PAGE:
XRCC4 was shown to be phosphorylated by DNA-PK in vitro.[55],[91],[92] Subsequently, XRCC4 was shown to be phosphorylated in cellulo in response to IR in a manner dependent on DNA-PKcs.[93] Yu et al.[94] and Lee et al.[95] identified Ser260 and Ser320 (also termed as Ser318, reflecting the alternatively spliced form) as the major phosphorylation sites in XRCC4 by purified DNA-PK in vitro. However, the XRCC4 mutants lacking these phosphorylation sites are competent in restoration of radioresistance and V(D)J recombination in XRCC4-deficient cells and also in DNA joining reaction in cell-free system, leading to the conclusion that XRCC4 phosphorylation by DNA-PK is unnecessary for these functions.[94],[95] Rather recently, it was shown that these sites are phosphorylated in response to radiation in cellulo by DNA-PK and the disruption of the latter site resulted in slight but significant increase in radiosensitivity and decrease in DSB repair ability.[96],[97] However, there are additional phosphorylation sites in XRCC4 by DNA-PK, requiring further studies to explore the significance of phosphorylation (our unpublished results). Normanno et al.[98] replaced eight potential phosphorylation sites (Ser193, Ser260, Ser304, Ser315, Ser320, Thr323, Ser327, and Ser328) in XRCC4 into alanine, to block phosphorylation, and into aspartate, to mimic phosphorylation and found that none of them could fully restore radioresistance of XRCC4-deficient cells. It was also shown that the phospho-mimic ablated the bridging of DNA in cooperation with XLF and facilitated the dissociation of XRCC4-XLF complex from DNA.[98] These phosphorylation sites, except for Ser193, are located in the intrinsically disordered C-terminal region of XRCC4. Moreover, four of them are clustered in the XRCC4 extremely C-terminal region, which is unique to and highly conserved among vertebrates.[99]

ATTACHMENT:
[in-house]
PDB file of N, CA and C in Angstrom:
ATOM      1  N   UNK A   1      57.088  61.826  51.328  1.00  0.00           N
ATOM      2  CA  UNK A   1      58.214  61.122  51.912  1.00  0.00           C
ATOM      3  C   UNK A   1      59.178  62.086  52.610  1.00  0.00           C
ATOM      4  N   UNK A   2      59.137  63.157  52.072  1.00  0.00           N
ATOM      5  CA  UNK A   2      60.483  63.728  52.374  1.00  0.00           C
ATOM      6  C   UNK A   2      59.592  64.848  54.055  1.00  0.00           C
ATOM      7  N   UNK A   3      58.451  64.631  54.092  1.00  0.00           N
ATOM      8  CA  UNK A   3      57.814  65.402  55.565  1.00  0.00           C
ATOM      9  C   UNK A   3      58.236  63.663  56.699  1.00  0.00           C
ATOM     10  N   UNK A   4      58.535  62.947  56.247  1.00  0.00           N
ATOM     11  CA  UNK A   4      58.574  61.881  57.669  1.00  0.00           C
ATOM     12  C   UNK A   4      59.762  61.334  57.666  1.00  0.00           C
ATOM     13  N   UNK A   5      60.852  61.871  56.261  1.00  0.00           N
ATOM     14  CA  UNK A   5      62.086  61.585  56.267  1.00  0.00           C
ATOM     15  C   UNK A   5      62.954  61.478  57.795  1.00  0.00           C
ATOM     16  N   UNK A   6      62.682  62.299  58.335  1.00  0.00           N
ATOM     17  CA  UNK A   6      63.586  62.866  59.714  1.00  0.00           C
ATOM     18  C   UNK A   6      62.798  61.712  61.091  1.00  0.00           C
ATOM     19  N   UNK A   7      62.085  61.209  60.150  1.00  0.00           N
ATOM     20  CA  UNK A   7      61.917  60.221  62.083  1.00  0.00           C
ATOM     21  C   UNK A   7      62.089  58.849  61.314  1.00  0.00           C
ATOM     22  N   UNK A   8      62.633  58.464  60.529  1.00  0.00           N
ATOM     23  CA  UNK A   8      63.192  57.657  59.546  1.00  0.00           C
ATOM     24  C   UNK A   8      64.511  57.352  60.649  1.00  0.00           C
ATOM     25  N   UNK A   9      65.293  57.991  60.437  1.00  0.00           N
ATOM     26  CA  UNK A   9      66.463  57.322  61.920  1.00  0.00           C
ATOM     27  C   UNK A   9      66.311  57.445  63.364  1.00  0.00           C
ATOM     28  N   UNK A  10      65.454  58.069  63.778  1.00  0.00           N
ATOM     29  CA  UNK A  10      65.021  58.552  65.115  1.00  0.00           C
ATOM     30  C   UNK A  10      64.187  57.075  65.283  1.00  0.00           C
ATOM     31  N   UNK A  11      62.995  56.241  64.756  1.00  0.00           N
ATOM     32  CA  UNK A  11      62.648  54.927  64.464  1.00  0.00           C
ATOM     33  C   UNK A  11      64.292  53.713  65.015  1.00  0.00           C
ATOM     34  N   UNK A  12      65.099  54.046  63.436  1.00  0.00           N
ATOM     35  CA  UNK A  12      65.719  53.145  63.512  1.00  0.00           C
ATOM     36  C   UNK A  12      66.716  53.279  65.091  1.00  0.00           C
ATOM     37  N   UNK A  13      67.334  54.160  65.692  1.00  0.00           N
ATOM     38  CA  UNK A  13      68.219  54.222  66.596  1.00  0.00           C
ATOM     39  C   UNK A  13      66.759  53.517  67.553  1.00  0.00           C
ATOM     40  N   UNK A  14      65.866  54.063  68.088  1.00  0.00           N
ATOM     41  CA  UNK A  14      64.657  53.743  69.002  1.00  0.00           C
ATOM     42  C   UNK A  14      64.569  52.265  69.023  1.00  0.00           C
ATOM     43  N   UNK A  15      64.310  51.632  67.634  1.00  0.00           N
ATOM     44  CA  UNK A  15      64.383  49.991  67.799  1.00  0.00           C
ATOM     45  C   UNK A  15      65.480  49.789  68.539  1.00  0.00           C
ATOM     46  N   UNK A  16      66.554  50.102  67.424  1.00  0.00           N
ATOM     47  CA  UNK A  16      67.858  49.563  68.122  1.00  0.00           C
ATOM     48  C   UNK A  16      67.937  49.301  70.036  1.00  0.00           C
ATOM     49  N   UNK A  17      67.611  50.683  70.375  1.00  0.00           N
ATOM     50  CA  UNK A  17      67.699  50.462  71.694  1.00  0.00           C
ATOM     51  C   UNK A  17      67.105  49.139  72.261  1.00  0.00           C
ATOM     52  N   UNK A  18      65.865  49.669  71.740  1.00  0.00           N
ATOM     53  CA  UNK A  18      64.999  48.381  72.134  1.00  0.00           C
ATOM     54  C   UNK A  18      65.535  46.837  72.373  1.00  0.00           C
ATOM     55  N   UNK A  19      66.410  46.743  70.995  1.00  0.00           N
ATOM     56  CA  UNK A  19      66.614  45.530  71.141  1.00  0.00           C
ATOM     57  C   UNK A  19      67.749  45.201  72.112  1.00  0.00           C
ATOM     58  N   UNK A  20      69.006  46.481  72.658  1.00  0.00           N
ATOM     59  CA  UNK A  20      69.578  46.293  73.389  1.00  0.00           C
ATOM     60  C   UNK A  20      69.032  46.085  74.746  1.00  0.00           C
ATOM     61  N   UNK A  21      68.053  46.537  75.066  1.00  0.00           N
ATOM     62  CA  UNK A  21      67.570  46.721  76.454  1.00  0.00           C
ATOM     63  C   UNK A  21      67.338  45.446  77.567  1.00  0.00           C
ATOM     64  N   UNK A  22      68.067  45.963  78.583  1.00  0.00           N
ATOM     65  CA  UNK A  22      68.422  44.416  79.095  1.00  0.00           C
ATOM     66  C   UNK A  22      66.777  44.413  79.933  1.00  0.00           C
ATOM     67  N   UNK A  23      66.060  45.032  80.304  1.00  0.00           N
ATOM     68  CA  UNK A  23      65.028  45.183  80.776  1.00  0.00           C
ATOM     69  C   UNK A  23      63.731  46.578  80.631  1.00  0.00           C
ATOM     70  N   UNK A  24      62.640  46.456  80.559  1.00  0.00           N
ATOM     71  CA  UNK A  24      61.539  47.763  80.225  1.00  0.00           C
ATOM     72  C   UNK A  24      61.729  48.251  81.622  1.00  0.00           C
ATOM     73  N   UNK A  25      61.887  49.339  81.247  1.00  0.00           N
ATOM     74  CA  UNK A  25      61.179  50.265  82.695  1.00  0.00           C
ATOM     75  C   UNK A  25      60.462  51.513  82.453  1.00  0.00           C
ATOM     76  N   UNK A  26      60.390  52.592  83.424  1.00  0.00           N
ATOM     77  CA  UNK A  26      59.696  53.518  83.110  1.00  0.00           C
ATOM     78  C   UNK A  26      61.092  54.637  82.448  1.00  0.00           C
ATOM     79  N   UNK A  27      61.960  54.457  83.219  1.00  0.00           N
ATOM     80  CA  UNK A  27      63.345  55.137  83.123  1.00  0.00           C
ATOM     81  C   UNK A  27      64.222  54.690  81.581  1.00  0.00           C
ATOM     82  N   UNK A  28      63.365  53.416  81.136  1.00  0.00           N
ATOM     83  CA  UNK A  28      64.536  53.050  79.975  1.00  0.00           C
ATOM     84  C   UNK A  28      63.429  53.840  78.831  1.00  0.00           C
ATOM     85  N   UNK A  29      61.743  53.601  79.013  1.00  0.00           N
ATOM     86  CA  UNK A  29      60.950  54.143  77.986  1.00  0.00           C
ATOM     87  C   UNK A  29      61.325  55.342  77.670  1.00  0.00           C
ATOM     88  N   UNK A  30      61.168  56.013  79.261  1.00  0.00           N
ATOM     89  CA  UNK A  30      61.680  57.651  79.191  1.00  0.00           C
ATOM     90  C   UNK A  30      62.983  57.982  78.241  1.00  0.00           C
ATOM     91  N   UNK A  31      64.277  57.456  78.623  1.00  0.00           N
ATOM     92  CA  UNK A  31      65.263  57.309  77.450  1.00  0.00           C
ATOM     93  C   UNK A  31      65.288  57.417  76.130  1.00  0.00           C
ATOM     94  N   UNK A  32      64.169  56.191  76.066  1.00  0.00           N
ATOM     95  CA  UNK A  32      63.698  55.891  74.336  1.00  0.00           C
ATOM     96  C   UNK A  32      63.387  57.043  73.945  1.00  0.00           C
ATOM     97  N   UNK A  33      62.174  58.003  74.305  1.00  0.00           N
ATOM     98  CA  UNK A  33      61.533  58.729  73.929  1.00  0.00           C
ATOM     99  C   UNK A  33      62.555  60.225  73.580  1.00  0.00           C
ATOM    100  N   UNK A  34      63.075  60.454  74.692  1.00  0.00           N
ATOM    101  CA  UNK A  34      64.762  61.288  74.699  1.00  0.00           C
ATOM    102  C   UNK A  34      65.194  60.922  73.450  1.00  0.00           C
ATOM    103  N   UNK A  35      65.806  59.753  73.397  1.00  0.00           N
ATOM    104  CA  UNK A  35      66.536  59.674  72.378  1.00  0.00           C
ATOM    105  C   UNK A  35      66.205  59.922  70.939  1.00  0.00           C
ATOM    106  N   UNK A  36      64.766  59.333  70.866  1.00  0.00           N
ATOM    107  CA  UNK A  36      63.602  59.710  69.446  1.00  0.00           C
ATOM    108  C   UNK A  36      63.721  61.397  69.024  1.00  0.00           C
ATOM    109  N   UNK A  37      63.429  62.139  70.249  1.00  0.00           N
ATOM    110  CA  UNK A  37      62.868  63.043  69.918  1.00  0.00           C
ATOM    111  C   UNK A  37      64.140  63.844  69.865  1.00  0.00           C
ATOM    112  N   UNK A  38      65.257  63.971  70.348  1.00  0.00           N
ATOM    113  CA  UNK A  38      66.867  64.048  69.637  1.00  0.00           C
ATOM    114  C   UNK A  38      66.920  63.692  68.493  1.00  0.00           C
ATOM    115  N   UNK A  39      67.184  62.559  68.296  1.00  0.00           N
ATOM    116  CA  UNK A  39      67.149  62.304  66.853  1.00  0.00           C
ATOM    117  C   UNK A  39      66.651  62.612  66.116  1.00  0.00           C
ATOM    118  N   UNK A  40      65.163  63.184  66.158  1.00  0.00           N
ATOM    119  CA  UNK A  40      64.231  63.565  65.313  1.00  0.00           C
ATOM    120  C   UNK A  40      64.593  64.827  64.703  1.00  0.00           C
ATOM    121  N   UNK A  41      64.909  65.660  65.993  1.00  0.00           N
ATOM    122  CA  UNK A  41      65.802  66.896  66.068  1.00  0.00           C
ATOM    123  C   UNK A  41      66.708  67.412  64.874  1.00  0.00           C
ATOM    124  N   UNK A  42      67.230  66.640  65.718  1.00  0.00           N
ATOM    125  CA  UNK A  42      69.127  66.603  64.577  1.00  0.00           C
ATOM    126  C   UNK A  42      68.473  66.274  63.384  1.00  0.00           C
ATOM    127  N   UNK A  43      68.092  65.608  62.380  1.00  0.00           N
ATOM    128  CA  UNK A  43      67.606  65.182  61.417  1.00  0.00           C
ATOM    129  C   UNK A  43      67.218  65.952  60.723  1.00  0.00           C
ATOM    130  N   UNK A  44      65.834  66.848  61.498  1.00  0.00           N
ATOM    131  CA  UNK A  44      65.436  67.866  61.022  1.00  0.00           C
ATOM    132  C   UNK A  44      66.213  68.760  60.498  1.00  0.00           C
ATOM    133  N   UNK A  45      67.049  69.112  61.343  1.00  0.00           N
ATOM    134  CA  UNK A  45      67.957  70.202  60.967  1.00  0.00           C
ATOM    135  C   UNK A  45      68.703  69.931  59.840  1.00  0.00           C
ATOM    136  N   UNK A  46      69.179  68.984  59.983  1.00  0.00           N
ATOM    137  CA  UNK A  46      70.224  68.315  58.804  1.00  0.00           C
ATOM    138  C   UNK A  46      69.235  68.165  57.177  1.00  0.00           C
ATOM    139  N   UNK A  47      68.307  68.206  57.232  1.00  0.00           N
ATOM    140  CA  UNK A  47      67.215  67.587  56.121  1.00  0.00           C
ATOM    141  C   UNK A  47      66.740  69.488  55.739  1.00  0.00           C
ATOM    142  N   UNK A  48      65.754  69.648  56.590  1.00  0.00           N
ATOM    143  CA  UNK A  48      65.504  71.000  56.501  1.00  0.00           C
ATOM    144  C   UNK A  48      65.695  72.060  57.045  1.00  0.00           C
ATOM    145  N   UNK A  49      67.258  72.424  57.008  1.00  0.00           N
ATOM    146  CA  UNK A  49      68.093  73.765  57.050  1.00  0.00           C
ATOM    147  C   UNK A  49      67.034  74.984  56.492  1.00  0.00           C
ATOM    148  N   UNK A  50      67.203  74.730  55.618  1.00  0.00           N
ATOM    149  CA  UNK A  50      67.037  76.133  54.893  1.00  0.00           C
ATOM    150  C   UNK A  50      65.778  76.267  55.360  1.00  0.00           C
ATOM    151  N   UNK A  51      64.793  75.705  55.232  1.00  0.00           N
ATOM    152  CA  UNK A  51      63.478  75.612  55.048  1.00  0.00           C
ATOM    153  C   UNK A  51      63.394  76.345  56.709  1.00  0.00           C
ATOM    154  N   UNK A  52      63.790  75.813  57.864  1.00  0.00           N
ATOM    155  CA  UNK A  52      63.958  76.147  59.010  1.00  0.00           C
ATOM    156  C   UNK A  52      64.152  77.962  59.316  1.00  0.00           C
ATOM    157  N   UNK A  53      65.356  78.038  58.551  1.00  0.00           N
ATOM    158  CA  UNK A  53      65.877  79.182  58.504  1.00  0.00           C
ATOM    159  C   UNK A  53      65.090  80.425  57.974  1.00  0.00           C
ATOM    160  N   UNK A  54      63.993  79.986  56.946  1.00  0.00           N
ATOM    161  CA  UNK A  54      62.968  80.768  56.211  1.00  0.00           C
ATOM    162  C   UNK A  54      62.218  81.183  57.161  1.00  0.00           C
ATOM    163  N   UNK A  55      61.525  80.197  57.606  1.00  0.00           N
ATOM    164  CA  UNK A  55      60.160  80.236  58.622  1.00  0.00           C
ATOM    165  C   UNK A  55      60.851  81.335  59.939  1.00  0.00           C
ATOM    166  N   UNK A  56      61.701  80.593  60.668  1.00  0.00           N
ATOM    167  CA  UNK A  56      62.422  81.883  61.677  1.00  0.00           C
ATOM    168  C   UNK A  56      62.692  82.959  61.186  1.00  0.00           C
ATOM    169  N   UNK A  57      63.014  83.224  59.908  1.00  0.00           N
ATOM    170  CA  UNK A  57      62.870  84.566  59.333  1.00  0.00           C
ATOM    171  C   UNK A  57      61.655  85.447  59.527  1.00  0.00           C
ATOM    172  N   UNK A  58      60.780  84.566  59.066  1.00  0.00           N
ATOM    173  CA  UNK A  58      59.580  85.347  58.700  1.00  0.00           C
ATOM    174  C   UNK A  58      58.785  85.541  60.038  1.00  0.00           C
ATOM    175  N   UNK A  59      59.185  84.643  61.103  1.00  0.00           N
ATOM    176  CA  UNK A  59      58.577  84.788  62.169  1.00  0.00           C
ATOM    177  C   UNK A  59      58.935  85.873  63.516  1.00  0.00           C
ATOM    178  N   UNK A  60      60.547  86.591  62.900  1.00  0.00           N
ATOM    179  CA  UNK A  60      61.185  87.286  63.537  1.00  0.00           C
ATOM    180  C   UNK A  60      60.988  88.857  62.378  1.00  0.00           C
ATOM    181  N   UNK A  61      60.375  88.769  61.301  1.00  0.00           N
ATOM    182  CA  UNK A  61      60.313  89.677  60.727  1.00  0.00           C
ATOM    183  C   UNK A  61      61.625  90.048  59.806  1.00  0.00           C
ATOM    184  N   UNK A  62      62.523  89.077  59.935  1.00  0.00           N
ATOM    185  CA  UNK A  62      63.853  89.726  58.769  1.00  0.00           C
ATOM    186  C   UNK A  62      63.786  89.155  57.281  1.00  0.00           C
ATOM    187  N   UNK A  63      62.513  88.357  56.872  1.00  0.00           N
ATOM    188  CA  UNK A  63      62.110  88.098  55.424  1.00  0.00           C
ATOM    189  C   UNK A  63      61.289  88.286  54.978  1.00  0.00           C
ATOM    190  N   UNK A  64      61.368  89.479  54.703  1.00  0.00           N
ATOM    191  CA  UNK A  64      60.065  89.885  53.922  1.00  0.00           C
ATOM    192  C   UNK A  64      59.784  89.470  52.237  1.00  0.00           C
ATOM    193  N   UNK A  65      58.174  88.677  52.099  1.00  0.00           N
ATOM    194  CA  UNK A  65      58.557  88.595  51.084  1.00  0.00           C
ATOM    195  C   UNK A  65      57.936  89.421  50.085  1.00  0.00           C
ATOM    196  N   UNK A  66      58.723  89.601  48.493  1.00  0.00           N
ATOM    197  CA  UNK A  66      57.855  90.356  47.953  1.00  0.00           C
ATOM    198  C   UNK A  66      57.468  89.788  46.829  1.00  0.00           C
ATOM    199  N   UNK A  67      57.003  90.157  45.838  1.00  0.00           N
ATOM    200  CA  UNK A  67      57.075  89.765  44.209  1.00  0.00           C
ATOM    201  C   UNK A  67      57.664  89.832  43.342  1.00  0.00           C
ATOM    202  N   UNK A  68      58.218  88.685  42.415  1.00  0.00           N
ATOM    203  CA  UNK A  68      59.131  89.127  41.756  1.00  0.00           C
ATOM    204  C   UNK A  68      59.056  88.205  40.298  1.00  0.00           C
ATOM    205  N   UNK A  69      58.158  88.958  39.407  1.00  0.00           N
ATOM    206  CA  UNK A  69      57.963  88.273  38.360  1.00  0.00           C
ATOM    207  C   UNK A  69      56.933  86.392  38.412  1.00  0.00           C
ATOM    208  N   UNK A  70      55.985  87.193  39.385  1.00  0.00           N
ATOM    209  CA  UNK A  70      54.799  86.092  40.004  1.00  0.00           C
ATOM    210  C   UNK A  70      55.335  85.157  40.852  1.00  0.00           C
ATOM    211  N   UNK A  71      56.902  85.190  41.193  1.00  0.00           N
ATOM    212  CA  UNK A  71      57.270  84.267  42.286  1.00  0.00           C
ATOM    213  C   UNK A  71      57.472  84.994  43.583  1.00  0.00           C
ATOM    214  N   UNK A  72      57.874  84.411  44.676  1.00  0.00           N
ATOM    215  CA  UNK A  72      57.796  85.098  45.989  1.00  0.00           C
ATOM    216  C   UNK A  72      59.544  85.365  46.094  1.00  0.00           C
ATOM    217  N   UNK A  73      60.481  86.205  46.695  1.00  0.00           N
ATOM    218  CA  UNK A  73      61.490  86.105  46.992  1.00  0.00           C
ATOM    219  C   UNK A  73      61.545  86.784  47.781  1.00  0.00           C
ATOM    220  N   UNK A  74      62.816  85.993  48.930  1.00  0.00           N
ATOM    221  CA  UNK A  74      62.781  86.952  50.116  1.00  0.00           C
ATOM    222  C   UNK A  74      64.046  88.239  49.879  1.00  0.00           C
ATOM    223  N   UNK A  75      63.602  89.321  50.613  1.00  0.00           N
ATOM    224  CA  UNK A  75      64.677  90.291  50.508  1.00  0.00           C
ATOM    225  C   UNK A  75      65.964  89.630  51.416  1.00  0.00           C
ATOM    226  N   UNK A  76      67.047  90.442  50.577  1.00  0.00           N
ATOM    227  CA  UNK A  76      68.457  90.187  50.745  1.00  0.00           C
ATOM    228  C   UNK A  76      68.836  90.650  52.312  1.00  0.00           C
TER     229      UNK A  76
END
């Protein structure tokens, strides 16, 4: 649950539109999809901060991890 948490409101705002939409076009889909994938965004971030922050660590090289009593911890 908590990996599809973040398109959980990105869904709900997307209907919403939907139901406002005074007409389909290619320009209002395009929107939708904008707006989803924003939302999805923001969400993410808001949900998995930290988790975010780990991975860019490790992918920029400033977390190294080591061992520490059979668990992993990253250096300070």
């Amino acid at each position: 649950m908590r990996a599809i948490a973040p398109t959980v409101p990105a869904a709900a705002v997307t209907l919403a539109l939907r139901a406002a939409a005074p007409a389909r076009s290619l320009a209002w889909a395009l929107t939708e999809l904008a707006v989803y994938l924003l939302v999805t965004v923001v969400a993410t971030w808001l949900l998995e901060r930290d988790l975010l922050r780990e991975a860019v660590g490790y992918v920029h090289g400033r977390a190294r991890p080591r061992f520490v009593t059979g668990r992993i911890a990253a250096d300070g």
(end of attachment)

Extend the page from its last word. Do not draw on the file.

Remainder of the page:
LIG4 was shown to be phosphorylated by DNA-PK at Thr650, as well as Ser668 and Ser672.[100] Although the phosphorylation at these sites is dispensable for LIG4 function, it might regulate LIG4 stability.[100] XLF was also shown to be phosphorylated by DNA-PK in vitro, and Ser245 and Ser251 were identified as the major phosphorylation sites.[101] In cellulo, Ser245 is phosphorylated by DNA-PK, whereas Ser251 is phosphorylated by ATM.[101] However, XLF mutant lacking these phosphorylation sites is competent in the restoration of radioresistance and DSB repair ability to XLF-deficient cells, indicating that phosphorylation of XLF at these sites by DNA-PK is dispensable for DNA repair function.[101] Normanno et al.[98] also mutated six putative phosphorylation sites (Ser132, Ser203, Ser245, Ser251, Ser263, and Ser266) in XLF into alanine and aspartate and showed that none of them could fully restore radioresistance of XLF-deficient cells.[98] As in the case of XRCC4, the phosphor-mimic of XLF reduced the bridging of DNA in cooperation with XRCC4 and facilitated the dissociation of XRCC4-XLF complex from DNA.[98]

Whereas Ku-deficient cells and animals are defective in both of signal joint and coding joint in V(D)J recombination, DNA-PKcs-deficient cells and animals are, at least partially, capable of signal joint.[25],[26],[27],[28] In coding joint, hairpin DNA end, generated by RAG1/2 endonuclease, needs to be opened. DNA-PKcs is not existent in many nonvertebrate organisms, suggesting that DNA-PKcs is required for a subset of NHEJ. Taken together, DNA-PKcs may play an essential role in NHEJ of “difficult” or “dirty” ends, which need processing.